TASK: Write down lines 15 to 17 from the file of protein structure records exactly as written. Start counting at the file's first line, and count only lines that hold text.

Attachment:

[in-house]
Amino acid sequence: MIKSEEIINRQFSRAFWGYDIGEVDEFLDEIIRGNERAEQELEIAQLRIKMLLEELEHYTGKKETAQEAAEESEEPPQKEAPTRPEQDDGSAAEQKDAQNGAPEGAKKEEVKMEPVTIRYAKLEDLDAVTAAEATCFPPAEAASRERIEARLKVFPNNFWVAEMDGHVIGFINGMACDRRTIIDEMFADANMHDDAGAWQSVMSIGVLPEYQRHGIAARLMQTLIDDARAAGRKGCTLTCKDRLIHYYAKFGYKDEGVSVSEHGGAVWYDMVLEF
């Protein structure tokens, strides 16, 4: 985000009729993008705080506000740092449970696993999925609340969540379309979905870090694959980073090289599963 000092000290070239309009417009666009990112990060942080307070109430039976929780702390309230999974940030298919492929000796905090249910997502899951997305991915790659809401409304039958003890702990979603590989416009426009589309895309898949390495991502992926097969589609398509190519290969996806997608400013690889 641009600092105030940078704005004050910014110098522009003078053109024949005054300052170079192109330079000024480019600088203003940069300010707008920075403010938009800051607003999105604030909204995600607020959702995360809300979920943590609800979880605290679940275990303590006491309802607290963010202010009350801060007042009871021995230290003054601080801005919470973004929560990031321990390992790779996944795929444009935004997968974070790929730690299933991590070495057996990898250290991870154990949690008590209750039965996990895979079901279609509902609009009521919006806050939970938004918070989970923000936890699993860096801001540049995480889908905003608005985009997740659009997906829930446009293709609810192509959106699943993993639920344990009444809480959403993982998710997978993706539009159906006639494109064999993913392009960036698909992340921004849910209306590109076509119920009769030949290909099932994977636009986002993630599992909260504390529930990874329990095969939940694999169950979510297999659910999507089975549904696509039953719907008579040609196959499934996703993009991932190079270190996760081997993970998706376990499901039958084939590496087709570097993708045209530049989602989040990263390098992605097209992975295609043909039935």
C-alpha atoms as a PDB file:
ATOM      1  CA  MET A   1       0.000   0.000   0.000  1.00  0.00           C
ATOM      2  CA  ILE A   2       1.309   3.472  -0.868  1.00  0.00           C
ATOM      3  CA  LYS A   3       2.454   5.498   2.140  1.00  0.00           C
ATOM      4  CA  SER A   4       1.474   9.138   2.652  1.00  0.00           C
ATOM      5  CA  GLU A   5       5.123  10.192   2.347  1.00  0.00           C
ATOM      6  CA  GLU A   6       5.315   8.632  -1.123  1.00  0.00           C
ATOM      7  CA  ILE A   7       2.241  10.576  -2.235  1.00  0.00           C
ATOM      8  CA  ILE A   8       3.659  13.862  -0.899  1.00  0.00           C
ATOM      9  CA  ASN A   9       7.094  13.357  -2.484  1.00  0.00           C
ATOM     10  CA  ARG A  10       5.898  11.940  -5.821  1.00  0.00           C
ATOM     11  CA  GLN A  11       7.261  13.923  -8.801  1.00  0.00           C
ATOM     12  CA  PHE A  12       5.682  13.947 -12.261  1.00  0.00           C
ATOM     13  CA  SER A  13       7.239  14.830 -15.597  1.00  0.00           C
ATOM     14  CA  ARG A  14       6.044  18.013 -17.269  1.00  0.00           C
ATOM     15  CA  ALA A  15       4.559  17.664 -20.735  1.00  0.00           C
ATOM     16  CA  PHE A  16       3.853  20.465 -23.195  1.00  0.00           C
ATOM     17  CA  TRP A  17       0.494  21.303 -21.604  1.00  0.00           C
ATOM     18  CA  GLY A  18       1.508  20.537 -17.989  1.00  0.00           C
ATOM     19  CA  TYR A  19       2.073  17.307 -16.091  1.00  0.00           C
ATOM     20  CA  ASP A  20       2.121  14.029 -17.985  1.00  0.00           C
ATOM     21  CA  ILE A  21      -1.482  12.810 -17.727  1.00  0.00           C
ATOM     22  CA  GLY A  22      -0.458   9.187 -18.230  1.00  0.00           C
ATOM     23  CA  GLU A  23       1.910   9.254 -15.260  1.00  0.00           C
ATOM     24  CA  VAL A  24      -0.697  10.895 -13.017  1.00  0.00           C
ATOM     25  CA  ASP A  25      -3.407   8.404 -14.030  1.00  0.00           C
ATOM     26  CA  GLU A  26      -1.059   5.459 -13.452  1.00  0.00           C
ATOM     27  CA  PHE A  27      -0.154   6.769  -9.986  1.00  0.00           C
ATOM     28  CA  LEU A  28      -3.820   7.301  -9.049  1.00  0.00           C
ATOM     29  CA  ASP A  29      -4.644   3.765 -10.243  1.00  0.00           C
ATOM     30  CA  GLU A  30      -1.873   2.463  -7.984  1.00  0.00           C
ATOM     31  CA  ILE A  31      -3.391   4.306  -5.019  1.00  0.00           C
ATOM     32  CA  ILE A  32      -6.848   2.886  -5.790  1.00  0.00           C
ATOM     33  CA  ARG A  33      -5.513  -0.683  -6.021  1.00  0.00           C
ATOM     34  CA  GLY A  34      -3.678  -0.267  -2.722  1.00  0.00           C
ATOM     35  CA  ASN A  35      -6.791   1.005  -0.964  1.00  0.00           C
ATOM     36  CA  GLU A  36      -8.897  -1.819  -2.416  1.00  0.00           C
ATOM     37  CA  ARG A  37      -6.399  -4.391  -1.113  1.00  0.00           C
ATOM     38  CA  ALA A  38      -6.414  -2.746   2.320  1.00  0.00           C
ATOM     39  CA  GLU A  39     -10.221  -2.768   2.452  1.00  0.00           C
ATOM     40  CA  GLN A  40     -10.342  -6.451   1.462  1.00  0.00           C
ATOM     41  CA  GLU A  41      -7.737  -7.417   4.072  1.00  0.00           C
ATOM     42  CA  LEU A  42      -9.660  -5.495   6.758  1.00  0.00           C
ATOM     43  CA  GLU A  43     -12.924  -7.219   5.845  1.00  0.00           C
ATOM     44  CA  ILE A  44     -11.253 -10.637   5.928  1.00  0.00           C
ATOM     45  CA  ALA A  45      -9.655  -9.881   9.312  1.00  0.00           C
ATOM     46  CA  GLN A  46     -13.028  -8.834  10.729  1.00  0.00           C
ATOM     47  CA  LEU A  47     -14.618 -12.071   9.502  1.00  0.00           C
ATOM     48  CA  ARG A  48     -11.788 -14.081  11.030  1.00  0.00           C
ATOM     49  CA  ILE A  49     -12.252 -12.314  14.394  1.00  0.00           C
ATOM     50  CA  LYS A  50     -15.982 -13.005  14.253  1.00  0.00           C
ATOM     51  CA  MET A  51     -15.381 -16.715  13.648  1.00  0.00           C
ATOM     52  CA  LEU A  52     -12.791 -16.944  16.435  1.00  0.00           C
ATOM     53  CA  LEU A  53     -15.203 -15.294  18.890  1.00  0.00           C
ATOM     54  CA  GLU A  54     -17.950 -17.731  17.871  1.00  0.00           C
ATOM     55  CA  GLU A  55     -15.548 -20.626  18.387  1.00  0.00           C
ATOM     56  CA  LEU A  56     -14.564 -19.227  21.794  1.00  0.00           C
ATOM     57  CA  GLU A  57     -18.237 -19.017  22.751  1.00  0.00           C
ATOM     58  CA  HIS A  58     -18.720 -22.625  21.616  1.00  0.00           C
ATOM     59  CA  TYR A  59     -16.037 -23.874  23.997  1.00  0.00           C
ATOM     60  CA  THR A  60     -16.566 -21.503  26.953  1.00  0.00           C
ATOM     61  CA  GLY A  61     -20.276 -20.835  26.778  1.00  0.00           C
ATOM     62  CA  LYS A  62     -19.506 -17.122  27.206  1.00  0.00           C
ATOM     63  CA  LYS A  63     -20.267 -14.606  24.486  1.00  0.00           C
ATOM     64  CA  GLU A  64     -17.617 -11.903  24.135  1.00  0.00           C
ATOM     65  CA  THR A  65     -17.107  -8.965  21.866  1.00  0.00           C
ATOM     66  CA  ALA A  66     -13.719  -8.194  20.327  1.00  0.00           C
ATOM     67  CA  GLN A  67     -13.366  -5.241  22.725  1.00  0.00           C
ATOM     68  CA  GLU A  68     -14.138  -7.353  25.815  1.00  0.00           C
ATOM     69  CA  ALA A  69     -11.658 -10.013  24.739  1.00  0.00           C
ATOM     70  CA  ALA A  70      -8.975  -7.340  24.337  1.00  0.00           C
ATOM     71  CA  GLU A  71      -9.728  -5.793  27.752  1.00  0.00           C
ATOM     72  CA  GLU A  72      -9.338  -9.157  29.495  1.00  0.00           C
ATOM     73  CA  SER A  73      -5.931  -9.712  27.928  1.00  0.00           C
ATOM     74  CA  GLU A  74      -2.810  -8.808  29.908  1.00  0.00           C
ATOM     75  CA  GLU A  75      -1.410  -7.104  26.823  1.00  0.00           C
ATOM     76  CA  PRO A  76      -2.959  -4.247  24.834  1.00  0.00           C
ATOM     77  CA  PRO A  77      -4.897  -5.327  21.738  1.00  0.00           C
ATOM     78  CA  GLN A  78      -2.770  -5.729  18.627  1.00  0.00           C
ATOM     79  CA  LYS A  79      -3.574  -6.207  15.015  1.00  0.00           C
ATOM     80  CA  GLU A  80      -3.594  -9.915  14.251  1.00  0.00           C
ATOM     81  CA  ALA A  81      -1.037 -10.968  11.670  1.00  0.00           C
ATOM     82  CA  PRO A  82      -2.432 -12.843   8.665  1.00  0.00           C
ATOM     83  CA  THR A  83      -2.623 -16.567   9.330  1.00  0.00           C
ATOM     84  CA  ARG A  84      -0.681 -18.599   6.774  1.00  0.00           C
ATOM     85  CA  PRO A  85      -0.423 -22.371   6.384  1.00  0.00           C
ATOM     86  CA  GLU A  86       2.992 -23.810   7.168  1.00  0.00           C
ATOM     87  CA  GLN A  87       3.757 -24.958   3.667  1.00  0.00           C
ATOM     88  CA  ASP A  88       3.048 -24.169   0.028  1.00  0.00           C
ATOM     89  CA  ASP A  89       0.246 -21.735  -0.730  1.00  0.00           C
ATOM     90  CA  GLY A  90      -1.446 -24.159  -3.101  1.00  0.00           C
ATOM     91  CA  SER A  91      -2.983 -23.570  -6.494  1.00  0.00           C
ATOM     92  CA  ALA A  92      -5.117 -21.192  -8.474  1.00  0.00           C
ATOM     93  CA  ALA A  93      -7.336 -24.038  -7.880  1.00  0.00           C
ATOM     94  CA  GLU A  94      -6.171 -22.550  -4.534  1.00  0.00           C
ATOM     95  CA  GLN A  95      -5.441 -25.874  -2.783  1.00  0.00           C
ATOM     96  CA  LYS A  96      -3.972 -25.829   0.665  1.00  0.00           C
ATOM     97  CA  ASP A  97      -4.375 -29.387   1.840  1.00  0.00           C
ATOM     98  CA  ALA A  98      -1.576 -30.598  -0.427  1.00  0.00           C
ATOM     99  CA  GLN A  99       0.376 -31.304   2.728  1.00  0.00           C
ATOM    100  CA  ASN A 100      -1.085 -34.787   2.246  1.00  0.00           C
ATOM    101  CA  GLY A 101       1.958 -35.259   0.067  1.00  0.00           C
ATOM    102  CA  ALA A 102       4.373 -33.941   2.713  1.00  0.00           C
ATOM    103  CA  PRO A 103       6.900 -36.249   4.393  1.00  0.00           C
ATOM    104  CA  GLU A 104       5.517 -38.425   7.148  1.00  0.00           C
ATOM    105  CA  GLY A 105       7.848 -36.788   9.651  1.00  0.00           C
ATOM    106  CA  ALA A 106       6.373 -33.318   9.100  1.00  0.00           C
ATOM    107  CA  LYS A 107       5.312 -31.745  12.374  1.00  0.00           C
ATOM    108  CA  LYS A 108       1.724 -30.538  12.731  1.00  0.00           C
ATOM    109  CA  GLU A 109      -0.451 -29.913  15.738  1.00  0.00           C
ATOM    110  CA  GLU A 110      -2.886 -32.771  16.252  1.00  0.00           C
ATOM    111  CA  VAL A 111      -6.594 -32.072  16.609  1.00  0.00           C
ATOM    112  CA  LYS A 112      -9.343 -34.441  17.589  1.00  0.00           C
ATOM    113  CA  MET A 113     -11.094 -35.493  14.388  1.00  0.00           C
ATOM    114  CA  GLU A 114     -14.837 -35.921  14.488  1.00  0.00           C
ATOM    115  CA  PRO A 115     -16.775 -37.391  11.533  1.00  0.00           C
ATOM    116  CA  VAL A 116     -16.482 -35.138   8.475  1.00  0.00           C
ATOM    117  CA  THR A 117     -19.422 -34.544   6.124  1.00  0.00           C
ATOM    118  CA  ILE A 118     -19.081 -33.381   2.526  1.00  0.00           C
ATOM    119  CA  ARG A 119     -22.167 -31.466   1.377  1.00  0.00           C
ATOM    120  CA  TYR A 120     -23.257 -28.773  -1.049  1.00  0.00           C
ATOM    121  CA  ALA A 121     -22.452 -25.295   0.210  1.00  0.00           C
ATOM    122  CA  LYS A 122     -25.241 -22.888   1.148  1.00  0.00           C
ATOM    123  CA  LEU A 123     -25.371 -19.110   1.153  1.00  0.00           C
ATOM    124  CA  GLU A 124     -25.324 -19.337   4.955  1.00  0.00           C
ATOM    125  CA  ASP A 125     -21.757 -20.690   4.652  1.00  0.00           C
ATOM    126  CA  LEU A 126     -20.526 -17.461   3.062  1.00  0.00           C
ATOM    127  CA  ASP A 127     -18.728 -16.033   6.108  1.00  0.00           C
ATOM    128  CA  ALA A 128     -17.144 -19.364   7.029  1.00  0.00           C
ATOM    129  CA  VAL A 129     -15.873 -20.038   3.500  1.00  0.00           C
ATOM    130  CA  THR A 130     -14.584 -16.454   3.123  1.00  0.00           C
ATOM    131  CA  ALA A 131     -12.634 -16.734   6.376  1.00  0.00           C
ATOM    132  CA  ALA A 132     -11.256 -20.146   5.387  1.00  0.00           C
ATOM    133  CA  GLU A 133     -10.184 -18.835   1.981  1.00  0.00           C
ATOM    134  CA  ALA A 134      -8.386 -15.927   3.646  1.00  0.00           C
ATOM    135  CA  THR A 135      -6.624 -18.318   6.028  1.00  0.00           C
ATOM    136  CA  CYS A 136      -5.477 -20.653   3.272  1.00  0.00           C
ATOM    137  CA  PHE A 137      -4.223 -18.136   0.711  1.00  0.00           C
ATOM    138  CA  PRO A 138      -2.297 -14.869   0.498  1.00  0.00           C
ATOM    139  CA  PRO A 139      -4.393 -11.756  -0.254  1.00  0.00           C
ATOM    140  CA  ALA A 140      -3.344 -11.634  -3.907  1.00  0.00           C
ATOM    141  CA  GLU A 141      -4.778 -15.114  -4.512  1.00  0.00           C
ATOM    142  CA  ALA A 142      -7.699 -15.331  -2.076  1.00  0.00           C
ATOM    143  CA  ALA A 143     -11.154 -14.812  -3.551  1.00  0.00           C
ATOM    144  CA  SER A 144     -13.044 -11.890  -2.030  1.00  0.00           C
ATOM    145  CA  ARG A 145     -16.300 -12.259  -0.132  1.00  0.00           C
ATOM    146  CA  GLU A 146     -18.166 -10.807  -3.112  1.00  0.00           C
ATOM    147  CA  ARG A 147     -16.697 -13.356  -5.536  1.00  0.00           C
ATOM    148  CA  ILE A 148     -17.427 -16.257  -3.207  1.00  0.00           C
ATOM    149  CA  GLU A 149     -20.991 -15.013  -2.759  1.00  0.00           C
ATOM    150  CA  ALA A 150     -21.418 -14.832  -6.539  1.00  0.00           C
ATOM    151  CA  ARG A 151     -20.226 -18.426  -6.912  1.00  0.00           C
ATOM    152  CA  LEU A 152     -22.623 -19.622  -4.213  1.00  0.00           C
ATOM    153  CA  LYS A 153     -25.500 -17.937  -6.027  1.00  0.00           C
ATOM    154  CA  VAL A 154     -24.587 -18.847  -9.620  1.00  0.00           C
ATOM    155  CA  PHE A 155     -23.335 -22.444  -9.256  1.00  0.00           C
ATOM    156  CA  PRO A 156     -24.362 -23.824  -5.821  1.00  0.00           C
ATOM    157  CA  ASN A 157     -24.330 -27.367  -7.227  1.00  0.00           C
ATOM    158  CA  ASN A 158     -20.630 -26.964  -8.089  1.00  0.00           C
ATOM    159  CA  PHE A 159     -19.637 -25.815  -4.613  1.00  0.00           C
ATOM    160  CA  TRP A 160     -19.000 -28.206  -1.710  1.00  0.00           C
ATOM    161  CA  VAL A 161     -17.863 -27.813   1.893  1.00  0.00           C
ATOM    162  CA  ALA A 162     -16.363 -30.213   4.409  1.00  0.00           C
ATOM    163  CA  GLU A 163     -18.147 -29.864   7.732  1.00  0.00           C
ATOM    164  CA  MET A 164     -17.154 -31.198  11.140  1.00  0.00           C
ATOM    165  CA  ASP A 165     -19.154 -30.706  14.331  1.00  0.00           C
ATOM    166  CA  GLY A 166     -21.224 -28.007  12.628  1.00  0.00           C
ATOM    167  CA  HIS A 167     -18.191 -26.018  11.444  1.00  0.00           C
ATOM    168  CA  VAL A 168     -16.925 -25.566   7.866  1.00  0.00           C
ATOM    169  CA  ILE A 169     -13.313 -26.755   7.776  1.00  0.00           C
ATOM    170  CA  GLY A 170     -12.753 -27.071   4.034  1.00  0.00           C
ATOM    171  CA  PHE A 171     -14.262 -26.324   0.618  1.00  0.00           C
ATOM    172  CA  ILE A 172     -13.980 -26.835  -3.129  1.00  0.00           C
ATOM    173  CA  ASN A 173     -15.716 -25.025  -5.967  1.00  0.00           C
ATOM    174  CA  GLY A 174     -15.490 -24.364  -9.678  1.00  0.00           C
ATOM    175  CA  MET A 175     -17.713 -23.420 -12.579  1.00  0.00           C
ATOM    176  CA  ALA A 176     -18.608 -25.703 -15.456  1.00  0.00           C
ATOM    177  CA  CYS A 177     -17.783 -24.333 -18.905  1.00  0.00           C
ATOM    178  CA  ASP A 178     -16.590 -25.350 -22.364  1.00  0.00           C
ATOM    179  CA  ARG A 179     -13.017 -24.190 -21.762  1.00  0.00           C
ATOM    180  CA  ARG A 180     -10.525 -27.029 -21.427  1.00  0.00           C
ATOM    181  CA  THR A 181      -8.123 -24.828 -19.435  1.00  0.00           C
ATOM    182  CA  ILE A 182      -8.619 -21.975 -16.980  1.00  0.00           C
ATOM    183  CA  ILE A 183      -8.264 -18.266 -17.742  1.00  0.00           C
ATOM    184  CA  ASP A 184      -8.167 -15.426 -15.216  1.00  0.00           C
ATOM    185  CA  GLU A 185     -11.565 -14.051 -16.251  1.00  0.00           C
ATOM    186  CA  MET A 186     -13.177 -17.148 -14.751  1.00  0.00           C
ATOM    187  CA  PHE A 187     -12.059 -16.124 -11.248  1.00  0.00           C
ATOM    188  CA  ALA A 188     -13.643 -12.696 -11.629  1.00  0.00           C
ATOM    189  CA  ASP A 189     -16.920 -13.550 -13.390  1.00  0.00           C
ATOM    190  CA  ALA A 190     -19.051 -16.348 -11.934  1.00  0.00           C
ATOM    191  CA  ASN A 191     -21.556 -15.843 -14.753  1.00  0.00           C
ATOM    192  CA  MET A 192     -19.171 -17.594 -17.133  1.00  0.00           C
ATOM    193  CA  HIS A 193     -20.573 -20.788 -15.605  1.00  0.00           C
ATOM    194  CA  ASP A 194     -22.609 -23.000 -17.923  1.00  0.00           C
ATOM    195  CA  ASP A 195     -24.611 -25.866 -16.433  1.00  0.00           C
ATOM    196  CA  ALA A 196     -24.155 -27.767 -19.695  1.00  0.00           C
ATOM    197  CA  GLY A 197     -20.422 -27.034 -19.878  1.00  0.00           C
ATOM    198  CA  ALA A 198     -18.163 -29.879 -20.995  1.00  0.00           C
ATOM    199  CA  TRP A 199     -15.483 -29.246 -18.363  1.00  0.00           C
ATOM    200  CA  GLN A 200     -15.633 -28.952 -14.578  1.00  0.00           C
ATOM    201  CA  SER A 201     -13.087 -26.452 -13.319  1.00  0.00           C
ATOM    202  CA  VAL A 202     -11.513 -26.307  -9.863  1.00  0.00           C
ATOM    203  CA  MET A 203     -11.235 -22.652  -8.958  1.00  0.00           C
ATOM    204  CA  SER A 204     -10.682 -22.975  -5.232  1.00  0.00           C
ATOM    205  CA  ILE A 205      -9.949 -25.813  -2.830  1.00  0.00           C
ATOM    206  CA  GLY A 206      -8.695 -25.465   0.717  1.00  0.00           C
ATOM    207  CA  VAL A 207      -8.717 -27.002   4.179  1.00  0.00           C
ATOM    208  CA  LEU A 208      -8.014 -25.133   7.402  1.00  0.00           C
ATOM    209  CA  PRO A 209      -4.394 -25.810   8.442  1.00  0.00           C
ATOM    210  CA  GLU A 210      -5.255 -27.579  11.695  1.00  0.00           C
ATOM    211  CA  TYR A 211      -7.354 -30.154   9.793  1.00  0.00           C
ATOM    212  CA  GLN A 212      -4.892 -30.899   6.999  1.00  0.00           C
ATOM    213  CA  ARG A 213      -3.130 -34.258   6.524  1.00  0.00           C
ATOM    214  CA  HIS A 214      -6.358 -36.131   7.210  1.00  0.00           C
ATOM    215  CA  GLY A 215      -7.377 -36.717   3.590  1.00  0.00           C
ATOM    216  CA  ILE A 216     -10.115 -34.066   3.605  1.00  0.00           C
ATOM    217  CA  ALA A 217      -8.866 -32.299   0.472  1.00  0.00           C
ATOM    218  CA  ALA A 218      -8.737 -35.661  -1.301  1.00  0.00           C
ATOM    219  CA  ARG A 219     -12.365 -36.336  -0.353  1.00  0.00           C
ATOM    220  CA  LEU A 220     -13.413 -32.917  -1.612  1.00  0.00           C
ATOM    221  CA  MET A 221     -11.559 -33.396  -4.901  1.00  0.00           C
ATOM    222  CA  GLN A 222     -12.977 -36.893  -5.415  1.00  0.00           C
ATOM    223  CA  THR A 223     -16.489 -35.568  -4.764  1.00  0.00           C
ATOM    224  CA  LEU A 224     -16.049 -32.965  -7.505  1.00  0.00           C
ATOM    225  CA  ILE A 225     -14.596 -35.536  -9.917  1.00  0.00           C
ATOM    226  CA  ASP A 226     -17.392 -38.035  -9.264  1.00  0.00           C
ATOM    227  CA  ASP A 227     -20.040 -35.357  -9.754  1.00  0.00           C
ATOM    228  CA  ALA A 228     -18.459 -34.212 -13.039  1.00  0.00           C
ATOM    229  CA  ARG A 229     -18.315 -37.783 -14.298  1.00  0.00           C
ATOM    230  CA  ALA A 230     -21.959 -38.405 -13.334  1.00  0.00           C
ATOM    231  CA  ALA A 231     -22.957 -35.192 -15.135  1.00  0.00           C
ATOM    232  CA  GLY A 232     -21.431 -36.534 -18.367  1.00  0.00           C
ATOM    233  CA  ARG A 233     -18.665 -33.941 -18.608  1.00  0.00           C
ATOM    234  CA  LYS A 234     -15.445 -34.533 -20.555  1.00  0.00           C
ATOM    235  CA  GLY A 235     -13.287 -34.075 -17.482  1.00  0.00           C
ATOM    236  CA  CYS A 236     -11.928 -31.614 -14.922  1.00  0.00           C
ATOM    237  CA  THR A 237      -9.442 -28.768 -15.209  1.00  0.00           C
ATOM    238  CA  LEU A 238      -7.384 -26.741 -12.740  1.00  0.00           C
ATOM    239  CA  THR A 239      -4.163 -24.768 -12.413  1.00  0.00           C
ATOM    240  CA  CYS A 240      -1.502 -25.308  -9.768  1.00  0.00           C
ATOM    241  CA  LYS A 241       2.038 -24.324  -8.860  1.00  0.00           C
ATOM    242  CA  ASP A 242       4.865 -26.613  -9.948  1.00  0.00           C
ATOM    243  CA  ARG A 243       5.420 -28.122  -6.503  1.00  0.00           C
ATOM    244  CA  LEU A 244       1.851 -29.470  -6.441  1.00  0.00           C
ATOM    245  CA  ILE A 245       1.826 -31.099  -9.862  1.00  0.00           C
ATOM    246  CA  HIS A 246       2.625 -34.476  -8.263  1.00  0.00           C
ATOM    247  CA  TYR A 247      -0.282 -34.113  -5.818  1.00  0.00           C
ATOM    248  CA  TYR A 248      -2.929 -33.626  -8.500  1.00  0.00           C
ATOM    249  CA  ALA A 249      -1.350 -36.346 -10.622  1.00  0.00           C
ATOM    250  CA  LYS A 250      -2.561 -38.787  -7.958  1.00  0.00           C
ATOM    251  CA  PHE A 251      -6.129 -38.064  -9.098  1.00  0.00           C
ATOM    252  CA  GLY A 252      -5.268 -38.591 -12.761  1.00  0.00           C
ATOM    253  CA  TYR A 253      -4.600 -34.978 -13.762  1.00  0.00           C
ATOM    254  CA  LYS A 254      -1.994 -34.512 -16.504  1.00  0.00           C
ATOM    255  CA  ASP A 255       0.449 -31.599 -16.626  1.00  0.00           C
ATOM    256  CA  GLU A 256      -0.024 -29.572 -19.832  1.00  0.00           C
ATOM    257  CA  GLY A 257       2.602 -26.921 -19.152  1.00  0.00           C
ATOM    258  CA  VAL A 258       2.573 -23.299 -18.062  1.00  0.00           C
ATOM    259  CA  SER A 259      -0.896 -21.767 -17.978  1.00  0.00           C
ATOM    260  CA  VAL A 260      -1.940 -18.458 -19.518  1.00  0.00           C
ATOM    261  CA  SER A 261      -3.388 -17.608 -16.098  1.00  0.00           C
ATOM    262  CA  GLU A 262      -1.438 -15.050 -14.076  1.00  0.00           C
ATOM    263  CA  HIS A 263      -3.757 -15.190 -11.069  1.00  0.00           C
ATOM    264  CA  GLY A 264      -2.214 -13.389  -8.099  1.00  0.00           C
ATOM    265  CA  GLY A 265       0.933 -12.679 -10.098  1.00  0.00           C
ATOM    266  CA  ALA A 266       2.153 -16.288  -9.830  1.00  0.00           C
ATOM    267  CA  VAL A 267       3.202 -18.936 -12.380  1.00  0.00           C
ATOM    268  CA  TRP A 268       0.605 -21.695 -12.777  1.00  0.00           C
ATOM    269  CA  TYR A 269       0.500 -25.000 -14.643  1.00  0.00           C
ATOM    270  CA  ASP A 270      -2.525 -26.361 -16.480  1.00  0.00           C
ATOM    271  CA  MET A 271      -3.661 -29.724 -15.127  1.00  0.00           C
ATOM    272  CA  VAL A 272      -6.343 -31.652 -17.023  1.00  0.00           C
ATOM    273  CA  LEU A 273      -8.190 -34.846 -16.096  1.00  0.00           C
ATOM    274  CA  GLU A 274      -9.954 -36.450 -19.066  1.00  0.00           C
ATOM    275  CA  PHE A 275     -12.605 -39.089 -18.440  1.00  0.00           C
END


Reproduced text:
ATOM     11  CA  GLN A  11       7.261  13.923  -8.801  1.00  0.00           C
ATOM     12  CA  PHE A  12       5.682  13.947 -12.261  1.00  0.00           C
ATOM     13  CA  SER A  13       7.239  14.830 -15.597  1.00  0.00           C